The center-left opposition bloc has achieved a resounding victory in the legislative elections in Norway this Monday that allows the Labor Party to regain power eight years later and govern with its preferred formula.
With 88% scrutinized, the opposition has obtained more than 55% of the votes compared to just 40% of the right-wing bloc of the conservative prime minister, Erna Solberg, who ruled since 2013, confirming what the polls had announced for months.
Jonas Gahr Støre’s Labor Party has maintained its status as the most voted force, which it has held since 1924, but with 26.2% and 48 seats, slightly less than one percentage point compared to the previous elections in 2017 and one seat less , the worst result in eight decades.
The rise of the Centrist Party, the one that has grown the most in the elections, and the Socialist Left Party will allow Labor, however, to add a comfortable majority of 88 deputies, three more than necessary, with these formations and thus not depend on Rojo, an amalgam of communist and socialist forces, and Los Verdes.
Labor’s triumph also means that all of Scandinavia will be governed by social democratic forces, a common situation in the second half of the 20th century, but which has ceased to be so in the last two decades.
The right goes back more than eight points
The four forces that made up the Solberg government last legislature lost support, which translated into a joint setback of more than eight percentage points.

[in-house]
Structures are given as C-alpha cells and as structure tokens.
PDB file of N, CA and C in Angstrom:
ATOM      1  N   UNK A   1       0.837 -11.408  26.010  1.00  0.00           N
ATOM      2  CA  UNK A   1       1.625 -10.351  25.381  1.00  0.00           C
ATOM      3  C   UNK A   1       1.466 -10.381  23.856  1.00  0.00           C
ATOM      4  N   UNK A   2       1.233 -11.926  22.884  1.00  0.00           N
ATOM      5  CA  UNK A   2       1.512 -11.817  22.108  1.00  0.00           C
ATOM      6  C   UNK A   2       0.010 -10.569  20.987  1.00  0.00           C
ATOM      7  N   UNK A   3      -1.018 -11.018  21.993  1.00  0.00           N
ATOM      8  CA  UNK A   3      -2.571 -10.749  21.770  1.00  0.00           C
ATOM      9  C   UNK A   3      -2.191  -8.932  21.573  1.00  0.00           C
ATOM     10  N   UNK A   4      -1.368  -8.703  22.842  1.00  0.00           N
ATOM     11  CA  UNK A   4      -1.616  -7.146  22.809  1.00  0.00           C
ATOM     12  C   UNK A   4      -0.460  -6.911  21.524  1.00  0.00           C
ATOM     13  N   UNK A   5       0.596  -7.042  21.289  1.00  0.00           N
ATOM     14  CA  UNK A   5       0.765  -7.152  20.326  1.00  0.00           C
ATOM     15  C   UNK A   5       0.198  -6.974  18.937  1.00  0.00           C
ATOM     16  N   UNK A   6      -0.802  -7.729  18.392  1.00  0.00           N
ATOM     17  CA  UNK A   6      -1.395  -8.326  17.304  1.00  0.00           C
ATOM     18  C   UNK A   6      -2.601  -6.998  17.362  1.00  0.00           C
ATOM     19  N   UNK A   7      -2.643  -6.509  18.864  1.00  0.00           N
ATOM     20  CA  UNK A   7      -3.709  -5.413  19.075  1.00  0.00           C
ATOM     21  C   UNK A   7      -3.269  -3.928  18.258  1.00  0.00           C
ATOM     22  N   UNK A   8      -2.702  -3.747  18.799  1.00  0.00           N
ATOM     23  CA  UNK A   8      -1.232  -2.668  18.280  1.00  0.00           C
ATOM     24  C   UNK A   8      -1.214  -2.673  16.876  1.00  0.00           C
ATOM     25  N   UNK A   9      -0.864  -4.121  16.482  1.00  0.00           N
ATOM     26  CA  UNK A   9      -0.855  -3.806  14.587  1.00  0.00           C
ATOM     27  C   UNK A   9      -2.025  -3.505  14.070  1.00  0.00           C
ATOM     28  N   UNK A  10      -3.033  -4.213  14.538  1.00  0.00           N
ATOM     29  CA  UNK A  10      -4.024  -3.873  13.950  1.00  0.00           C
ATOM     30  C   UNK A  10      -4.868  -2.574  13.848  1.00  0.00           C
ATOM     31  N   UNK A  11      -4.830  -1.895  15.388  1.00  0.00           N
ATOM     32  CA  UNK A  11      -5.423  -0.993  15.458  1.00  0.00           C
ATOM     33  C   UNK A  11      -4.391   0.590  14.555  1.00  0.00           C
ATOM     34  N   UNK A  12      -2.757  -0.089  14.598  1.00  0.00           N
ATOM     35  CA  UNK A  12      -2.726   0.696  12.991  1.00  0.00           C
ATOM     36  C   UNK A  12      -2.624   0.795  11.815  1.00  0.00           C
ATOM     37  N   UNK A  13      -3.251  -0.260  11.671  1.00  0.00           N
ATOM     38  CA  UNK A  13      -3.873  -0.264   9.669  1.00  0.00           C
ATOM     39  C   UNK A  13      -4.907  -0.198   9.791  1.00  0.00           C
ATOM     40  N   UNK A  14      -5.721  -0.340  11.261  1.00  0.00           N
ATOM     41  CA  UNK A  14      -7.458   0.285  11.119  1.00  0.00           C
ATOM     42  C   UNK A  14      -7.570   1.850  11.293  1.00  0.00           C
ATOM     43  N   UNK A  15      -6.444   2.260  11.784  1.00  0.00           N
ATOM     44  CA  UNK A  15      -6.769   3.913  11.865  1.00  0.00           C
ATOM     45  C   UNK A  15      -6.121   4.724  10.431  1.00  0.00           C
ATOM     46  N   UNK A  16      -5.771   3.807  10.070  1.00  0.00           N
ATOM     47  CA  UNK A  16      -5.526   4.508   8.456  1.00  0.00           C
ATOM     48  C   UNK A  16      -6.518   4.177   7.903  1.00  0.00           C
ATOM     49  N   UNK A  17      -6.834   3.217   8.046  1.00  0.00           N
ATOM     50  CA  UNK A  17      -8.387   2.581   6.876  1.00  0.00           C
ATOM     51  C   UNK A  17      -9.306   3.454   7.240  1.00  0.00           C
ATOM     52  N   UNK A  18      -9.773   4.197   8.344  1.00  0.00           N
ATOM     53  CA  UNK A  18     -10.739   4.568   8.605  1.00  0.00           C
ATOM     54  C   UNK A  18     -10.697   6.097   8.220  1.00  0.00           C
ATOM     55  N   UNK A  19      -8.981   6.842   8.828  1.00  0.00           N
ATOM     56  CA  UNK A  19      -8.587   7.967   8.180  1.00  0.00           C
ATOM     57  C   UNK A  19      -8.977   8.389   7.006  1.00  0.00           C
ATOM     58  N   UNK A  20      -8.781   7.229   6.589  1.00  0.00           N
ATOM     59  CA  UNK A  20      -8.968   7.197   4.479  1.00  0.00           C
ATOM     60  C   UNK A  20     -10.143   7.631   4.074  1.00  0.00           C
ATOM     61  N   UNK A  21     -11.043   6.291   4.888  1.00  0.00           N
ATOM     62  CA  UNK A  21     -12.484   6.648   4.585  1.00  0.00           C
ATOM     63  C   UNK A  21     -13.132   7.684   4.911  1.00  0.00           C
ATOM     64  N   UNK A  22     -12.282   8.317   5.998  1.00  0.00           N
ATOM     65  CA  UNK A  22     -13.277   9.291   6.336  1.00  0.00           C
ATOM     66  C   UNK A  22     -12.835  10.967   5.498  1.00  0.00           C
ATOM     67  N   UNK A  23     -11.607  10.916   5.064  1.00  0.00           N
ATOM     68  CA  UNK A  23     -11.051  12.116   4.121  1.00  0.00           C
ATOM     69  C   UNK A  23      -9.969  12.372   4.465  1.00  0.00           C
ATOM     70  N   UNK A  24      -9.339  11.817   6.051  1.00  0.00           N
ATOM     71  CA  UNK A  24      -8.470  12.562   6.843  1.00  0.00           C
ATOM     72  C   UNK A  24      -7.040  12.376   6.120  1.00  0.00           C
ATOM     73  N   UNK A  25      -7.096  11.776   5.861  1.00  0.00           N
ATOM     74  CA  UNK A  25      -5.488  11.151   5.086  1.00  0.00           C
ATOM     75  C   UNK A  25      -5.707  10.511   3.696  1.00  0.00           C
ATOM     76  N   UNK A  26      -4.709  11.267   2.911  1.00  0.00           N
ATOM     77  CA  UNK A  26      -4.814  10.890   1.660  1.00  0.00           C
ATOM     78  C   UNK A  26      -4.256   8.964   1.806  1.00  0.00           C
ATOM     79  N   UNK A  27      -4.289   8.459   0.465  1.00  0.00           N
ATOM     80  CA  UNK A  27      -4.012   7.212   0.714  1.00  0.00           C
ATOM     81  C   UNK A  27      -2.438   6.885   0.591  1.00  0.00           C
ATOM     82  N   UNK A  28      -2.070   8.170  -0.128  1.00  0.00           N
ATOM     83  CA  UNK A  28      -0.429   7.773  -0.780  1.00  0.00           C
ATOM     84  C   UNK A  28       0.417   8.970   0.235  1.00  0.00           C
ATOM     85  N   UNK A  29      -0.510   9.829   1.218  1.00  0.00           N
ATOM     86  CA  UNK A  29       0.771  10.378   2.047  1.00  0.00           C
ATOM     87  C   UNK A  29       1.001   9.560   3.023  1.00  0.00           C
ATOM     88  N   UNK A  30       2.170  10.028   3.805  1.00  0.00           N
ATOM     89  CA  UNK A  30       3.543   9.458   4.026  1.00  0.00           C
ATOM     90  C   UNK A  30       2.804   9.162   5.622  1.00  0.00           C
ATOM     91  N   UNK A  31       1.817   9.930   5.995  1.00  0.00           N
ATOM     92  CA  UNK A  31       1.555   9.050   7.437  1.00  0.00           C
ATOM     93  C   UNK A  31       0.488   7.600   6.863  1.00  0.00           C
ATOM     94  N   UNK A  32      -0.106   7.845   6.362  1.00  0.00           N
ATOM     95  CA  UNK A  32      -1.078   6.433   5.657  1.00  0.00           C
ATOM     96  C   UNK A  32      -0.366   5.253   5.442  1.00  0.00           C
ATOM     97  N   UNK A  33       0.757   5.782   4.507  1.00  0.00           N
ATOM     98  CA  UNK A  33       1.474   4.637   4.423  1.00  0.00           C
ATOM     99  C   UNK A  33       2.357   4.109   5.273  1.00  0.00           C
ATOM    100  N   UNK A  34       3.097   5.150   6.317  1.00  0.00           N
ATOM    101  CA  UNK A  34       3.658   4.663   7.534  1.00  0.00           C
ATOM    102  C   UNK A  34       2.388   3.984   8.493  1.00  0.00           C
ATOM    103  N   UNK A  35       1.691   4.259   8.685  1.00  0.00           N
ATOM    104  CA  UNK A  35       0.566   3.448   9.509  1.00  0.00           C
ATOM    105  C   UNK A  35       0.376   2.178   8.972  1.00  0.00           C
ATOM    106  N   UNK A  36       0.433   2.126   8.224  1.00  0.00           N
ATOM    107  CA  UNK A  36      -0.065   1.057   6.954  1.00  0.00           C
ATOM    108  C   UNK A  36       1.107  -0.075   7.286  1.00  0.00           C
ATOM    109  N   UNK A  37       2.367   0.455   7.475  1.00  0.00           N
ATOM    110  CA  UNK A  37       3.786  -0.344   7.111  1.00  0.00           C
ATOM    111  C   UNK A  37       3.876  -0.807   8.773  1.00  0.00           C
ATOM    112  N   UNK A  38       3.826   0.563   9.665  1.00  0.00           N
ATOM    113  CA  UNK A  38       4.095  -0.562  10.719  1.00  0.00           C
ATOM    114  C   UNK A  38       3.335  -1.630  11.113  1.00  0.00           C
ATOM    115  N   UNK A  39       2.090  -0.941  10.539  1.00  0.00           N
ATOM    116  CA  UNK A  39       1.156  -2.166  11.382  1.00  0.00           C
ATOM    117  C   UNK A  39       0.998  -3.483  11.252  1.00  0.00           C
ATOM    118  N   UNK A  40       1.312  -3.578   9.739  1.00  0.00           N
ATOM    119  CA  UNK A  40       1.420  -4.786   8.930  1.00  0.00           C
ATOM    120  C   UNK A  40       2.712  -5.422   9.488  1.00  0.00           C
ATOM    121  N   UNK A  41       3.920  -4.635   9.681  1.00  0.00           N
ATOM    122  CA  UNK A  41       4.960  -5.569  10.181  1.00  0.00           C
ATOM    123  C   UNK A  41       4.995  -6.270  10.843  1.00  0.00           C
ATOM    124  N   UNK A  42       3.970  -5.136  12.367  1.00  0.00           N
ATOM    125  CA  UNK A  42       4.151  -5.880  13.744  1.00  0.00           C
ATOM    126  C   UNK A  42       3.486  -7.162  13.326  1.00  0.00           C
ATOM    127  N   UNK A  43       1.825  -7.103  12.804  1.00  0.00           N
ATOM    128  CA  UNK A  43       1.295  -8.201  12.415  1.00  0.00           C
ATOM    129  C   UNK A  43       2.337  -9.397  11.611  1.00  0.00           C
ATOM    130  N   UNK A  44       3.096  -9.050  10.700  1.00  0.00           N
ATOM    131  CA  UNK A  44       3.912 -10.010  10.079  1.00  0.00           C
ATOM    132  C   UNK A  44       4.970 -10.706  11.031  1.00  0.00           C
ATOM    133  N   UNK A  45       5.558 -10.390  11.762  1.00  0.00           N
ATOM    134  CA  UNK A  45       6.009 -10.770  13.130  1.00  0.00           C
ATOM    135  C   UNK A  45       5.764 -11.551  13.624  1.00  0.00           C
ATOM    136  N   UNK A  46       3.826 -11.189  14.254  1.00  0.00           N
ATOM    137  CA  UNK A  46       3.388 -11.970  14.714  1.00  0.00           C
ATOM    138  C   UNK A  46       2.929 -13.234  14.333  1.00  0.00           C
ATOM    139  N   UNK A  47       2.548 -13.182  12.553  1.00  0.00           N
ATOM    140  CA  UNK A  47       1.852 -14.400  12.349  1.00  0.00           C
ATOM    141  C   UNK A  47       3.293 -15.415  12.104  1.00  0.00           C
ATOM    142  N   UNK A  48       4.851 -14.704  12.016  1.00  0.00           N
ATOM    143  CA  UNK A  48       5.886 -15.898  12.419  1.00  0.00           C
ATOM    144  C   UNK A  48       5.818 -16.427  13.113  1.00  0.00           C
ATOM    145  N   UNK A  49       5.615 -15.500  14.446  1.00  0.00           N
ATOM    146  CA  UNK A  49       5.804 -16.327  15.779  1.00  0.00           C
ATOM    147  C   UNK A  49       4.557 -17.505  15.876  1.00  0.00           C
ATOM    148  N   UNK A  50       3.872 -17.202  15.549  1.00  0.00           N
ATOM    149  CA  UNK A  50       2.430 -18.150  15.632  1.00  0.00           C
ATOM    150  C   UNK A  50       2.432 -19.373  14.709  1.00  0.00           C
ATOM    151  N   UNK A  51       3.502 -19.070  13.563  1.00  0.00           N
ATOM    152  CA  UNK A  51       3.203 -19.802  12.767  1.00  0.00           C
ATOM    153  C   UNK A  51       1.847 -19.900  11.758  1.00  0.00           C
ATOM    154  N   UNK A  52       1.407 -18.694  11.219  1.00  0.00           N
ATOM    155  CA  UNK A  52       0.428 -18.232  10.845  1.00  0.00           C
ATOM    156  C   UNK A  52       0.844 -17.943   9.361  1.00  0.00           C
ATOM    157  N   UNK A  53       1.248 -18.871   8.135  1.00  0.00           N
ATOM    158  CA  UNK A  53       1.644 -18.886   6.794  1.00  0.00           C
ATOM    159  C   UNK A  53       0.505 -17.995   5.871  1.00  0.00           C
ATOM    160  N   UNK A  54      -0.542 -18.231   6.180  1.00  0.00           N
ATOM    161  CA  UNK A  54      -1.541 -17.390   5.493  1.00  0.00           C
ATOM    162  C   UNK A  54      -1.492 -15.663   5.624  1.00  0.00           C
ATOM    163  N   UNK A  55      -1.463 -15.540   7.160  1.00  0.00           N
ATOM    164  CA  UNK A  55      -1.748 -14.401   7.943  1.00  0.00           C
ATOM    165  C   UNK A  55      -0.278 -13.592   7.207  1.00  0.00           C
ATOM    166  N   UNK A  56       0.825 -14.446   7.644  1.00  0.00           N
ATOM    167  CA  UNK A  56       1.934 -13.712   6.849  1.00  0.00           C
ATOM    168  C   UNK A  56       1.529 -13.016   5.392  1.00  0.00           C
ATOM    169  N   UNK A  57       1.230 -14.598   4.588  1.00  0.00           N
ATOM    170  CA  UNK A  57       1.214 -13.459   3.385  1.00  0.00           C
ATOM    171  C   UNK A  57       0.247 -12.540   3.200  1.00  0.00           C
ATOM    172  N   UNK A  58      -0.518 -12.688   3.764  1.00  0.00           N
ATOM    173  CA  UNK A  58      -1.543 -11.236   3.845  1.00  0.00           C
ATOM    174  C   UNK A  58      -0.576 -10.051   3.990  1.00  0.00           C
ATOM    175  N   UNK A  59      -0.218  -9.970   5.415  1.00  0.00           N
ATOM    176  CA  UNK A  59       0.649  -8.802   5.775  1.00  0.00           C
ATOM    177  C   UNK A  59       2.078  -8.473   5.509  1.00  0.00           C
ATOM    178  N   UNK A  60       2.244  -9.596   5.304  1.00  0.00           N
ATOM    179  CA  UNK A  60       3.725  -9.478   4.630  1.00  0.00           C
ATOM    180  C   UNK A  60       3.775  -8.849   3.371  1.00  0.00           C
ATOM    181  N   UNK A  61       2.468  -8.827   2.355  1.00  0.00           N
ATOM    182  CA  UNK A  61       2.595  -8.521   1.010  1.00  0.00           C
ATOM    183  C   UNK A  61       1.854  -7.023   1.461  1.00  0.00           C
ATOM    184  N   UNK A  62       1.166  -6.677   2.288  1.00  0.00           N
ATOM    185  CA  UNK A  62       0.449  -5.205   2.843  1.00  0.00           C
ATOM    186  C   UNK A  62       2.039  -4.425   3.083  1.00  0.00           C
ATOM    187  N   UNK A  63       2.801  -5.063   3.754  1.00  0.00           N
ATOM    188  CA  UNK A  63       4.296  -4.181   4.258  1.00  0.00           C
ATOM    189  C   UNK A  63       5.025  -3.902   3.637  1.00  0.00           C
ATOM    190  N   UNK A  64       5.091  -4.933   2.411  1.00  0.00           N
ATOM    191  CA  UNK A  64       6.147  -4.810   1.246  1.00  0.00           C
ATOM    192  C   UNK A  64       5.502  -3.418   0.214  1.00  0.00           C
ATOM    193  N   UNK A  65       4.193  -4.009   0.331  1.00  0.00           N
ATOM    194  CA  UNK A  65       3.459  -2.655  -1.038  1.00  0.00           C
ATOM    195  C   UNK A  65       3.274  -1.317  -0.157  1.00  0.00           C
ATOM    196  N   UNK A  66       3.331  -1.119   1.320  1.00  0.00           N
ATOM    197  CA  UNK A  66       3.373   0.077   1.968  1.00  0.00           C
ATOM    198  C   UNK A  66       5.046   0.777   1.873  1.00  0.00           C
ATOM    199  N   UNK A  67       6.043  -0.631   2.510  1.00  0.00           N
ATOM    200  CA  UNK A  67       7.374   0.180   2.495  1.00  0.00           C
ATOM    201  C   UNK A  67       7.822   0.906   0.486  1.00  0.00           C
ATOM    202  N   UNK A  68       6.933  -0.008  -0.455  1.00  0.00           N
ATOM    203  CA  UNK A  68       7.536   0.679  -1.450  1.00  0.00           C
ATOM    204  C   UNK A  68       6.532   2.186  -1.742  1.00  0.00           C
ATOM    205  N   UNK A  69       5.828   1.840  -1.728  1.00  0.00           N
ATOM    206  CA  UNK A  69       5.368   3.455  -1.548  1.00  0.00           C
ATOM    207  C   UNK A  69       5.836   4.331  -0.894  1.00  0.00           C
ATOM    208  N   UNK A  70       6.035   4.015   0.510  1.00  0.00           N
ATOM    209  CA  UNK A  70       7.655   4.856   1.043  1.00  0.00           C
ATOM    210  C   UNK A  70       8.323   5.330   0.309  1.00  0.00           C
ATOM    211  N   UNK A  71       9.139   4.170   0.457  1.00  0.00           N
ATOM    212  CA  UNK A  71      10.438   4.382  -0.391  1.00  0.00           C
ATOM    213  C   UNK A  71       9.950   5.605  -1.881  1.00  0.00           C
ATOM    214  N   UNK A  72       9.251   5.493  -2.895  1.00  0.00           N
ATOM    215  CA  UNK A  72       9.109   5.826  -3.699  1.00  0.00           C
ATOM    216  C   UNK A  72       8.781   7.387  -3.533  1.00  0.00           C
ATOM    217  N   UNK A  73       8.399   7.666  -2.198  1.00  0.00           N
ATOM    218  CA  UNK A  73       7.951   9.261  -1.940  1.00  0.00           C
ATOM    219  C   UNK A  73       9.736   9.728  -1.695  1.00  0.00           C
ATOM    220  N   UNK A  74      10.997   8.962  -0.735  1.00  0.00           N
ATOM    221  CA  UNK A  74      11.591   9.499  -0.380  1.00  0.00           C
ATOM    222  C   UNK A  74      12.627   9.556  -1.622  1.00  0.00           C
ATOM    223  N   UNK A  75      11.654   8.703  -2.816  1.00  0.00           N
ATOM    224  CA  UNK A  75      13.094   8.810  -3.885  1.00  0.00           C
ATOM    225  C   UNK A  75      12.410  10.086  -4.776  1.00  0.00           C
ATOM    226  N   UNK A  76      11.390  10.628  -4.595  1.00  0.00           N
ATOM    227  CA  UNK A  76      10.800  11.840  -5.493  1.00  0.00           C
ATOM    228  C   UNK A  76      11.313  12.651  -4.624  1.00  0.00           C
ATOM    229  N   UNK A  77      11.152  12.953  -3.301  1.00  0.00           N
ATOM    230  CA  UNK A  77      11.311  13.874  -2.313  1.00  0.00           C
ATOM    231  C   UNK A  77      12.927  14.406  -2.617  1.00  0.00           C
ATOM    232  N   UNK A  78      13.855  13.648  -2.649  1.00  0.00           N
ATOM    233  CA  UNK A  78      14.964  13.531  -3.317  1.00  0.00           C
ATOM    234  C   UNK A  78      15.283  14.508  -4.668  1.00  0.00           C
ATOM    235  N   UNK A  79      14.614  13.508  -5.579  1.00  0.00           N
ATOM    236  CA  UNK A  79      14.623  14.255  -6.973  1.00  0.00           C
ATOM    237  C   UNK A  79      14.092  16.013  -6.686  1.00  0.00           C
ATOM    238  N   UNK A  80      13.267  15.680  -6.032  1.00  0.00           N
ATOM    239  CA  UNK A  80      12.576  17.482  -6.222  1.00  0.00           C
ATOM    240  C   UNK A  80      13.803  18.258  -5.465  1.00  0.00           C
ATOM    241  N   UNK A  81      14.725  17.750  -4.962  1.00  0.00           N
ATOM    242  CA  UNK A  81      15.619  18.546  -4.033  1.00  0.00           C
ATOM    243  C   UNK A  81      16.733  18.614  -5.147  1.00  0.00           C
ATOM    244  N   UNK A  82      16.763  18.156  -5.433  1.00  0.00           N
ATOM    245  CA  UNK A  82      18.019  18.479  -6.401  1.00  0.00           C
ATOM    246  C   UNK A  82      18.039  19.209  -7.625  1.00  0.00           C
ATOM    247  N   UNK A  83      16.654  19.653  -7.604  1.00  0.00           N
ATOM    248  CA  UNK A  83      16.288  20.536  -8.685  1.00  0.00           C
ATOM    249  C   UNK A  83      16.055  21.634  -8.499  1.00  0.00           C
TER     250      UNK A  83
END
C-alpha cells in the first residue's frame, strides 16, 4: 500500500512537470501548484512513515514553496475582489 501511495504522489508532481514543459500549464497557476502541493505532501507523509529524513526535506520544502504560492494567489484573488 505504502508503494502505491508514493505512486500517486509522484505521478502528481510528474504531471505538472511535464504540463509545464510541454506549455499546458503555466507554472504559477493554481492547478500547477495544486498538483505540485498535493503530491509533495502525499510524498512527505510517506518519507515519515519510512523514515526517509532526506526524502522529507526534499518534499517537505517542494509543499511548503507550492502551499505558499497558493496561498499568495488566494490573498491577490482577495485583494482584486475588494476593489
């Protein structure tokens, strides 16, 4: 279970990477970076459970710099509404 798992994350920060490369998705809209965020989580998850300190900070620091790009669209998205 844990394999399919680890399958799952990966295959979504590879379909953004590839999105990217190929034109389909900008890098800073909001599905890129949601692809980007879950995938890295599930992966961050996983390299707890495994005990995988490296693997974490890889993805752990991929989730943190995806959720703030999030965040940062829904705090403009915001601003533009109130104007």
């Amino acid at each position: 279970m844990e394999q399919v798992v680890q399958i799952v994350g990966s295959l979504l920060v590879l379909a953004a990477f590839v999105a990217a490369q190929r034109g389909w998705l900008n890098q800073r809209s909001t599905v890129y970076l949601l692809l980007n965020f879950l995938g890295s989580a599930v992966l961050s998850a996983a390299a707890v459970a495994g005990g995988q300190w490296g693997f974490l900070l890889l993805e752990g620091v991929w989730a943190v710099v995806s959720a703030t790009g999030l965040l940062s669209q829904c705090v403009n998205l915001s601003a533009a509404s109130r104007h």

The Conservative Party has lost more than four points and 9 seats to stay at 20.4% and 36 seats, but it has remained the second with the most electoral support.
The xenophobic Progress Party, in government from 2013 to 2020, has lost its status as the third political force, falling to 11.7% (4.5 points less) and yielding six deputies to 21.
The Liberal Party has obtained an almost identical result, with 4.4% and 8 deputies, while the Christian Democratic Party would not exceed the minimum barrier of 4% and would lose five seats, although it would keep three due to its good result in some districts.
The Centrist Party, the one that rises the most
For second consecutive elections, the Centrist Party has grown in votes and has been the force that has risen the most, almost four points, to 13.6%, and has won nine seats to add 28.
More modest was the rise of the Socialist Left (SV), which has won one and a half points and two seats to stay at 7.5% and 13.
Rojo has doubled the percentage of votes (4.8%) and has gone from one to nine seats, but the comfortable majority of Labor, centrists and the SV points to less influence than expected.
The Greens have stayed on the edge of 4%, although they would achieve at least three deputies for the result in the districts.
Its exceptional result in the district of Alta (north) would allow the Foco en los Pacientes party to win a seat, a formation whose sole interest is to promote the construction of a new hospital emergency center in that area.
A campaign focused on climate issues
The polls have pointed for months to a change of government, with a solid advantage of the opposition, and the only question to settle seemed to be whether Gahr Støre could achieve an absolute majority with his allies or should he resort to Rojo and Los Verdes, a formula Not desired by himself or, above all, by the Centrist Party.
The Greens, for example, had assured in the campaign that they would not back any government that did not support curbing oil activity, a sensitive issue in a country that is the largest exporter of gas and oil in Western Europe.
Climate issues have occupied a prominent place in the electoral campaign, along with more classic welfare policy issues such as health or taxes, but the modest progress made by more environmentally-friendly forces may mean that the Government follows a less policy. ambitious in that field.